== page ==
Germany: Maaßen reshuffled from one post to another

The President of the Federal Office for the Protection of the Constitution, Hans-Georg Maassen . [EPA-EFE/FELIPE TRUEBA]

Germany’s controversial constitutional protection chief Hans-Georg Maaßen may have had to leave his current post but he has already been promoted to state secretary in the German Ministry of the Interior. EURACTIV Germany’s partner Der Tagesspiegel reports.

Party leaders Angela Merkel (CDU), Horst Seehofer (CSU) and Andrea Nahles (SPD) on Tuesday (18 September) averted a break of their governing coalition with the Maaßen compromise. But the opposition sharply criticised the agreement as formulaic.

After a long crisis meeting in the Chancellery, the German government announced that Maaßen’s new duties will not include oversight over his previous agency. Seehofer, however, values his “competence in questions of public security”.

Until recently, it was state secretary Hans-Georg Engelke who was responsible for this area.

According to CDU/CSU party circles, the name of the lawyer has been bandied around as a possible new head of the Office for the Protection of the Constitution.

Engelke knows the agency from his time as department head with responsibility for terrorism and Islamism. Another possible candidate was Stefan Kaller, head of department at the Ministry of the Interior responsible for public security.

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The chief of Germany’s Federal Office for the Protection of the Constitution. Hans-Georg Maaßen, will have to take his leave, in a potentially unsettling development for Germany’s struggling ruling coalition. Chancellor Angela Merkel wants to let him go. EURACTIV Germany reports.

Maaßen put himself in the political firing line with comments about the incidents in Chemnitz.

He shared his doubts that there had been so-called migrant hunts and referred to a widespread internet video with a hunting scene as possibly “targeted misinformation” with the aim to distract from the killing of a 26-year-old German in Chemnitz.

With that he contradicted the assessment of Chancellor Merkel but later could not support his suspicions with any evidence.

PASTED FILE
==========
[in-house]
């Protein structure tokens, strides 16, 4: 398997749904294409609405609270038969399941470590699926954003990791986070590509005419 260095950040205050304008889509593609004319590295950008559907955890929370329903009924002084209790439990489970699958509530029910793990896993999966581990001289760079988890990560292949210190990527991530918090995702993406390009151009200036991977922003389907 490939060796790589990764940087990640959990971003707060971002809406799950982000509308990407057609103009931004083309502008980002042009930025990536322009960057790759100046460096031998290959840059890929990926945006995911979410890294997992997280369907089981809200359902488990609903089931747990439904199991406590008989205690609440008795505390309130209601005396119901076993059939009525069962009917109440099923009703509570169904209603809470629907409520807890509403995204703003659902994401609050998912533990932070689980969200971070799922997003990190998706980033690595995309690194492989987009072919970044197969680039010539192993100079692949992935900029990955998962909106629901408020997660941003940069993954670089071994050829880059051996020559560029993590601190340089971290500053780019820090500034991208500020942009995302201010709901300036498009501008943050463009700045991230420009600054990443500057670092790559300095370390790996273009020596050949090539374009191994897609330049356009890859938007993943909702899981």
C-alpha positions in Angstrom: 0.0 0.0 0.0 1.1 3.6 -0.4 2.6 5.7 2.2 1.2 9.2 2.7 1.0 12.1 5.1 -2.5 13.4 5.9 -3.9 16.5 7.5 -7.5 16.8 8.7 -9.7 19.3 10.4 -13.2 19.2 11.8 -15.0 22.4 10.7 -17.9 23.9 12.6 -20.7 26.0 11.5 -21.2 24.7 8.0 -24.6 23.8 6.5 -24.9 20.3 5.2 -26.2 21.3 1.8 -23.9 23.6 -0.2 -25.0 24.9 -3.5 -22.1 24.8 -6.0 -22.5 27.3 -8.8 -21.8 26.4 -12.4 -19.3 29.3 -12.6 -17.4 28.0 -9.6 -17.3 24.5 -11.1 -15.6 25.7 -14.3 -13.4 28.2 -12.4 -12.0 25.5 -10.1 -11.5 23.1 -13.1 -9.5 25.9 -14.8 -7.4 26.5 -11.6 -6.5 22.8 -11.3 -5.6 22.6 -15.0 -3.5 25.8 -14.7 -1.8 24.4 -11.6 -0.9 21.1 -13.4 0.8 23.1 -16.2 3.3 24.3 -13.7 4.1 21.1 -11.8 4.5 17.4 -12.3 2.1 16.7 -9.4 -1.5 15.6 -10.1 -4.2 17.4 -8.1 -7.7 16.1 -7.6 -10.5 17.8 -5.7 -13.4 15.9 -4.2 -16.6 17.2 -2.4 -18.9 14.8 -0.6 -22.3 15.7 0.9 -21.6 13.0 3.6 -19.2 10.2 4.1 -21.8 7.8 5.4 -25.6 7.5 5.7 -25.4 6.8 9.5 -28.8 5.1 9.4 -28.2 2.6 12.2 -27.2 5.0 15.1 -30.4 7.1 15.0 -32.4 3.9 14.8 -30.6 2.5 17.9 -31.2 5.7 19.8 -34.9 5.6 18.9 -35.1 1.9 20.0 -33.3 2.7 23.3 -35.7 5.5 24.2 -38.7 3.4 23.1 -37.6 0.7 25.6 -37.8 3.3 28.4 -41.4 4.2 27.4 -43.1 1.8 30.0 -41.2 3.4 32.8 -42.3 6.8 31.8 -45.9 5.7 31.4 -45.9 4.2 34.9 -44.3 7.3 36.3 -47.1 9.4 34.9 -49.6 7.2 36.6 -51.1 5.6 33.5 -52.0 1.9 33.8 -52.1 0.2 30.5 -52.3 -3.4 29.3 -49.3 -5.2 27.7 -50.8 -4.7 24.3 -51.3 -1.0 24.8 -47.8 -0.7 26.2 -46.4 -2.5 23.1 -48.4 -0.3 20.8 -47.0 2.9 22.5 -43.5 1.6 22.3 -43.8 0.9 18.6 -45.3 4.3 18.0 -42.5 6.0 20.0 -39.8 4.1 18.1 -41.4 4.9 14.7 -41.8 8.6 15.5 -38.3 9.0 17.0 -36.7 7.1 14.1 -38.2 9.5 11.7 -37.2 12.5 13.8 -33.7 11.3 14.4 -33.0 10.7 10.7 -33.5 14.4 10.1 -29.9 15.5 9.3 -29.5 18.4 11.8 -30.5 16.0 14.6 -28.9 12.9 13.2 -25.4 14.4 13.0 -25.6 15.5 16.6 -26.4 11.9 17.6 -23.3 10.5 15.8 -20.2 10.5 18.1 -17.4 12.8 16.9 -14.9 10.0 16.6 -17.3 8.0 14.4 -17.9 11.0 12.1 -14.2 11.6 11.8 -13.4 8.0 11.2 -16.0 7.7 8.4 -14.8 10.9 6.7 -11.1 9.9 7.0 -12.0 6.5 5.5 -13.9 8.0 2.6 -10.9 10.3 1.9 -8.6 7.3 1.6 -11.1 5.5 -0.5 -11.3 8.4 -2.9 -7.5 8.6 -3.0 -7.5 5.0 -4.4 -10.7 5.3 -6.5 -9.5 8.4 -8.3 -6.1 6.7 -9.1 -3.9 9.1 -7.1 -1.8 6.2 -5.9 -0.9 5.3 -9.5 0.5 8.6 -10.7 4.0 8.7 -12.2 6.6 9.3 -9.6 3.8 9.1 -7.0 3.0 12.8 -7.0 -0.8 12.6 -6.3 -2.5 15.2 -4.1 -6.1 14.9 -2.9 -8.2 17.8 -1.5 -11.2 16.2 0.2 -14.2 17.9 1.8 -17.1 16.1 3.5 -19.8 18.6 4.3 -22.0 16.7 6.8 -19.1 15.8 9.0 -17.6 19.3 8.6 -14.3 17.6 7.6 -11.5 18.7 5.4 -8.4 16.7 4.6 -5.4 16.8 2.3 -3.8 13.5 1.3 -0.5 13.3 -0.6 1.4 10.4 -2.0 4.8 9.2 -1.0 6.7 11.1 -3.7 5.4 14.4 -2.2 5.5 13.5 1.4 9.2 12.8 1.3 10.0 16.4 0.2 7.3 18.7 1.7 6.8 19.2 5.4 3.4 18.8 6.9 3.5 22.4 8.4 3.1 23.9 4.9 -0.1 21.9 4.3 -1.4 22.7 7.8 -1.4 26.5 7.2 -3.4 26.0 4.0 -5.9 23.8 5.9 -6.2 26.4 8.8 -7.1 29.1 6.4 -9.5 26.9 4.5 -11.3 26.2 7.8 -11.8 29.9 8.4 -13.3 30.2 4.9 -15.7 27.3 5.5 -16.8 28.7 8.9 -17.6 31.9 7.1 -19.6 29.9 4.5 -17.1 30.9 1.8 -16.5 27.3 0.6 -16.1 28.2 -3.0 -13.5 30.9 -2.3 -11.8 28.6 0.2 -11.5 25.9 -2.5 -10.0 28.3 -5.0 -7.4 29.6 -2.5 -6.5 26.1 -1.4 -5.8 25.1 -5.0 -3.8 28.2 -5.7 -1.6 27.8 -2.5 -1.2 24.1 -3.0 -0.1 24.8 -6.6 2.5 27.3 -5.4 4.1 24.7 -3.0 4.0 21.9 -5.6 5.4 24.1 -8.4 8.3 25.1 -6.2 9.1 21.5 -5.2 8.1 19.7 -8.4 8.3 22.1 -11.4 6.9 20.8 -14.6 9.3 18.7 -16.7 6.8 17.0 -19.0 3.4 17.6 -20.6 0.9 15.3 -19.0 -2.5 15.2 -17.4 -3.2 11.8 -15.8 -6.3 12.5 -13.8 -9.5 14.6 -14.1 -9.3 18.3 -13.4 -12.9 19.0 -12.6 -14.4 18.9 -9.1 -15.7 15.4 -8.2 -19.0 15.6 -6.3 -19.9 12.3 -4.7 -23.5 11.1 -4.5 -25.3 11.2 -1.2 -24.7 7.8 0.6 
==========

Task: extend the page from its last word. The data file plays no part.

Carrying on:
The SPD leadership accused Maaßen of promoting right-wing conspiracy theories and ultimately demanded his replacement. Otherwise, the SPD inferred the delicate coalition could break.

But Seehofer had repeatedly expressed his confidence in the top official, who has long been known as a critic of Merkel’s refugee approach.

At a first coalition summit shortly before the CSU party conference over the weekend Seehofer asked for more time to solve the problem.

In the SPD, there were apparently still objections against moving Maaßen to Secretary of State –  and not as a head of department.

Particularly because it means that Maaßen is actually on an upward trajectory career-wise and will be rewarded with an increased salary as a result.

His previous job meant €11,577.13 per month, while his new position includes a €14.157,33 pay packet. Seehofer intends to explain the agreement and the organisation inside the ministry on Wednesday.

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Maaßen’s reshuffle was met with sharp criticism by the opposition parties. Green Party leader Katrin Goering-Eckardt spoke of “incomprehensible jiggery-pokery”.

Anyone who repays disloyal behaviour and “cuddling with the AfD” has lost all sense of propriety. “This Federal government can not even solve a personality issue in a clean way, it is incapacitated,” said the Green Party politician.

Left-parliamentary leader Dietmar Bartsch called the coalition decision a “farce”. Disloyalty obviously wins, he stated and the Ministry of Interior should not be made a “dumpsite for politically untenable officials”.

FDP leader Christian Lindner said that the “promotion” was “a formulaic pseudo solution. Either you trust him or not.”

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